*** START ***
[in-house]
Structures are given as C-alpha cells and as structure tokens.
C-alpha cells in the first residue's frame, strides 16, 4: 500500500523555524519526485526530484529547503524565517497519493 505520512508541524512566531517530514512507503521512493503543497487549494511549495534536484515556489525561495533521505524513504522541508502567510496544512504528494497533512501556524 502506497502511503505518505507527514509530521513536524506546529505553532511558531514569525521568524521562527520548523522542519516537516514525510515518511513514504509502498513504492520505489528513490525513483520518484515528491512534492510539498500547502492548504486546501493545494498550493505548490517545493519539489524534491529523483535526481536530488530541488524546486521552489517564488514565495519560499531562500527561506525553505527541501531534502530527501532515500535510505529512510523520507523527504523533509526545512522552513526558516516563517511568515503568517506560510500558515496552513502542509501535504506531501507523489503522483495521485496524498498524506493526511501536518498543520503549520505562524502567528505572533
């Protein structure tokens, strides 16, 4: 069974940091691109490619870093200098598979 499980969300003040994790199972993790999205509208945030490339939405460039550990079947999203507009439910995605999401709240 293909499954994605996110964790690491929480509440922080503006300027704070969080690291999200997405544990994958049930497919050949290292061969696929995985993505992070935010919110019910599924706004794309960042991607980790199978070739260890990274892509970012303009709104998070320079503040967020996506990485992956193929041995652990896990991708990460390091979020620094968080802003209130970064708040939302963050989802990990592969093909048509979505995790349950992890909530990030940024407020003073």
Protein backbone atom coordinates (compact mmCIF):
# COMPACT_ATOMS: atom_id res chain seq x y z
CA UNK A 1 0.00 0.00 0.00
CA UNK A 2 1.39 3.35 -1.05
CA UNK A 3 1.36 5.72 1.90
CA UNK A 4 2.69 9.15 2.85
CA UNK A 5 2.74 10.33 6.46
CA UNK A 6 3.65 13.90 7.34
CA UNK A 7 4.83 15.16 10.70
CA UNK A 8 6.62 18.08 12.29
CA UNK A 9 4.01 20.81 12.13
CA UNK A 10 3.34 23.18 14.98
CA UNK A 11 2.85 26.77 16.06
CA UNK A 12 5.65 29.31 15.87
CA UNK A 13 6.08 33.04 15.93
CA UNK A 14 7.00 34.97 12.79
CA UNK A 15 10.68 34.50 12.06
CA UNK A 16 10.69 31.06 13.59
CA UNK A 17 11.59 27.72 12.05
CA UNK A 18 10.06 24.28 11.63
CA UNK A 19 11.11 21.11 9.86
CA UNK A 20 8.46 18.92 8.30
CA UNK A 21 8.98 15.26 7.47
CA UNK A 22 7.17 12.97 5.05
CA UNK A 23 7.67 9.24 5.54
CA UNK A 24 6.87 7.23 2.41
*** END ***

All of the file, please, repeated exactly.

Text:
[in-house]
Structures are given as C-alpha cells and as structure tokens.
C-alpha cells in the first residue's frame, strides 16, 4: 500500500523555524519526485526530484529547503524565517497519493 505520512508541524512566531517530514512507503521512493503543497487549494511549495534536484515556489525561495533521505524513504522541508502567510496544512504528494497533512501556524 502506497502511503505518505507527514509530521513536524506546529505553532511558531514569525521568524521562527520548523522542519516537516514525510515518511513514504509502498513504492520505489528513490525513483520518484515528491512534492510539498500547502492548504486546501493545494498550493505548490517545493519539489524534491529523483535526481536530488530541488524546486521552489517564488514565495519560499531562500527561506525553505527541501531534502530527501532515500535510505529512510523520507523527504523533509526545512522552513526558516516563517511568515503568517506560510500558515496552513502542509501535504506531501507523489503522483495521485496524498498524506493526511501536518498543520503549520505562524502567528505572533
């Protein structure tokens, strides 16, 4: 069974940091691109490619870093200098598979 499980969300003040994790199972993790999205509208945030490339939405460039550990079947999203507009439910995605999401709240 293909499954994605996110964790690491929480509440922080503006300027704070969080690291999200997405544990994958049930497919050949290292061969696929995985993505992070935010919110019910599924706004794309960042991607980790199978070739260890990274892509970012303009709104998070320079503040967020996506990485992956193929041995652990896990991708990460390091979020620094968080802003209130970064708040939302963050989802990990592969093909048509979505995790349950992890909530990030940024407020003073």
Protein backbone atom coordinates (compact mmCIF):
# COMPACT_ATOMS: atom_id res chain seq x y z
CA UNK A 1 0.00 0.00 0.00
CA UNK A 2 1.39 3.35 -1.05
CA UNK A 3 1.36 5.72 1.90
CA UNK A 4 2.69 9.15 2.85
CA UNK A 5 2.74 10.33 6.46
CA UNK A 6 3.65 13.90 7.34
CA UNK A 7 4.83 15.16 10.70
CA UNK A 8 6.62 18.08 12.29
CA UNK A 9 4.01 20.81 12.13
CA UNK A 10 3.34 23.18 14.98
CA UNK A 11 2.85 26.77 16.06
CA UNK A 12 5.65 29.31 15.87
CA UNK A 13 6.08 33.04 15.93
CA UNK A 14 7.00 34.97 12.79
CA UNK A 15 10.68 34.50 12.06
CA UNK A 16 10.69 31.06 13.59
CA UNK A 17 11.59 27.72 12.05
CA UNK A 18 10.06 24.28 11.63
CA UNK A 19 11.11 21.11 9.86
CA UNK A 20 8.46 18.92 8.30
CA UNK A 21 8.98 15.26 7.47
CA UNK A 22 7.17 12.97 5.05
CA UNK A 23 7.67 9.24 5.54
CA UNK A 24 6.87 7.23 2.41